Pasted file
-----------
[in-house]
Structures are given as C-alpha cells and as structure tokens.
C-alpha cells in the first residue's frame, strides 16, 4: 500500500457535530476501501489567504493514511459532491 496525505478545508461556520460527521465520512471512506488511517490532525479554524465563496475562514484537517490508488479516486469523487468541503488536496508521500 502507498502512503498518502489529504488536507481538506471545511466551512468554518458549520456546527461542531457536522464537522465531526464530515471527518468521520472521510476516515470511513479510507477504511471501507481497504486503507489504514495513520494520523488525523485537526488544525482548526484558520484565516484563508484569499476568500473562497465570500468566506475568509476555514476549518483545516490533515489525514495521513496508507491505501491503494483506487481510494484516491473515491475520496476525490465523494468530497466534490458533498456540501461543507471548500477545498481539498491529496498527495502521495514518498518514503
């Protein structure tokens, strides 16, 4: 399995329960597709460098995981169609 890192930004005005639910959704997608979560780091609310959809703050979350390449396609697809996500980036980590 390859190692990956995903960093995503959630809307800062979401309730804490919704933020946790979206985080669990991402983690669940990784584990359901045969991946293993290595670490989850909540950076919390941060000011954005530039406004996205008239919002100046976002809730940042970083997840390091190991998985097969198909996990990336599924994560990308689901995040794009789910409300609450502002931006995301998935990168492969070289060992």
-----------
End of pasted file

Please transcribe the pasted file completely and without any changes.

[in-house]
Structures are given as C-alpha cells and as structure tokens.
C-alpha cells in the first residue's frame, strides 16, 4: 500500500457535530476501501489567504493514511459532491 496525505478545508461556520460527521465520512471512506488511517490532525479554524465563496475562514484537517490508488479516486469523487468541503488536496508521500 502507498502512503498518502489529504488536507481538506471545511466551512468554518458549520456546527461542531457536522464537522465531526464530515471527518468521520472521510476516515470511513479510507477504511471501507481497504486503507489504514495513520494520523488525523485537526488544525482548526484558520484565516484563508484569499476568500473562497465570500468566506475568509476555514476549518483545516490533515489525514495521513496508507491505501491503494483506487481510494484516491473515491475520496476525490465523494468530497466534490458533498456540501461543507471548500477545498481539498491529496498527495502521495514518498518514503
């Protein structure tokens, strides 16, 4: 399995329960597709460098995981169609 890192930004005005639910959704997608979560780091609310959809703050979350390449396609697809996500980036980590 390859190692990956995903960093995503959630809307800062979401309730804490919704933020946790979206985080669990991402983690669940990784584990359901045969991946293993290595670490989850909540950076919390941060000011954005530039406004996205008239919002100046976002809730940042970083997840390091190991998985097969198909996990990336599924994560990308689901995040794009789910409300609450502002931006995301998935990168492969070289060992």